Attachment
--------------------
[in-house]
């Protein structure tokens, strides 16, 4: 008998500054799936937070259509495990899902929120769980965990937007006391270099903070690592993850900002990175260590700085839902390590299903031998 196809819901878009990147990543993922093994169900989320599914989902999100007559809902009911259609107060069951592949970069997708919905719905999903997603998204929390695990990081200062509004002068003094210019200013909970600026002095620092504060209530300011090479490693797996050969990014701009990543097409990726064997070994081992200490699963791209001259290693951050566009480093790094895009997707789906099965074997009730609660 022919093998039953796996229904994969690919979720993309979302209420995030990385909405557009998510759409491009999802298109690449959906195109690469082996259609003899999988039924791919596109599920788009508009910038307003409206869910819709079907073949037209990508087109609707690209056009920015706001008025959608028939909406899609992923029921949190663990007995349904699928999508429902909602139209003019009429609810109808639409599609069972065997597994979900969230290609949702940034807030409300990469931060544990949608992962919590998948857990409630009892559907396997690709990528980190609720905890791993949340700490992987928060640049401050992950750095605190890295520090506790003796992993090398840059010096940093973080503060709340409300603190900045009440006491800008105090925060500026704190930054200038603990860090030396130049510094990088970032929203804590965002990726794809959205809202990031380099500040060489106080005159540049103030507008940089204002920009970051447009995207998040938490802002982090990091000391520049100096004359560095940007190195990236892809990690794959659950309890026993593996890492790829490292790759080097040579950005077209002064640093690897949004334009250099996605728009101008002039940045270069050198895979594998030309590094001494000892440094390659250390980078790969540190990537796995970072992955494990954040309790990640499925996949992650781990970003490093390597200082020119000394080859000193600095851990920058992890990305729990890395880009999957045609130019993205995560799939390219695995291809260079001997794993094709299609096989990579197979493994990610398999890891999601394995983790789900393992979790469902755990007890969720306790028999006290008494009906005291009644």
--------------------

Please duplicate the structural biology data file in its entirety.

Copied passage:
[in-house]
């Protein structure tokens, strides 16, 4: 008998500054799936937070259509495990899902929120769980965990937007006391270099903070690592993850900002990175260590700085839902390590299903031998 196809819901878009990147990543993922093994169900989320599914989902999100007559809902009911259609107060069951592949970069997708919905719905999903997603998204929390695990990081200062509004002068003094210019200013909970600026002095620092504060209530300011090479490693797996050969990014701009990543097409990726064997070994081992200490699963791209001259290693951050566009480093790094895009997707789906099965074997009730609660 022919093998039953796996229904994969690919979720993309979302209420995030990385909405557009998510759409491009999802298109690449959906195109690469082996259609003899999988039924791919596109599920788009508009910038307003409206869910819709079907073949037209990508087109609707690209056009920015706001008025959608028939909406899609992923029921949190663990007995349904699928999508429902909602139209003019009429609810109808639409599609069972065997597994979900969230290609949702940034807030409300990469931060544990949608992962919590998948857990409630009892559907396997690709990528980190609720905890791993949340700490992987928060640049401050992950750095605190890295520090506790003796992993090398840059010096940093973080503060709340409300603190900045009440006491800008105090925060500026704190930054200038603990860090030396130049510094990088970032929203804590965002990726794809959205809202990031380099500040060489106080005159540049103030507008940089204002920009970051447009995207998040938490802002982090990091000391520049100096004359560095940007190195990236892809990690794959659950309890026993593996890492790829490292790759080097040579950005077209002064640093690897949004334009250099996605728009101008002039940045270069050198895979594998030309590094001494000892440094390659250390980078790969540190990537796995970072992955494990954040309790990640499925996949992650781990970003490093390597200082020119000394080859000193600095851990920058992890990305729990890395880009999957045609130019993205995560799939390219695995291809260079001997794993094709299609096989990579197979493994990610398999890891999601394995983790789900393992979790469902755990007890969720306790028999006290008494009906005291009644």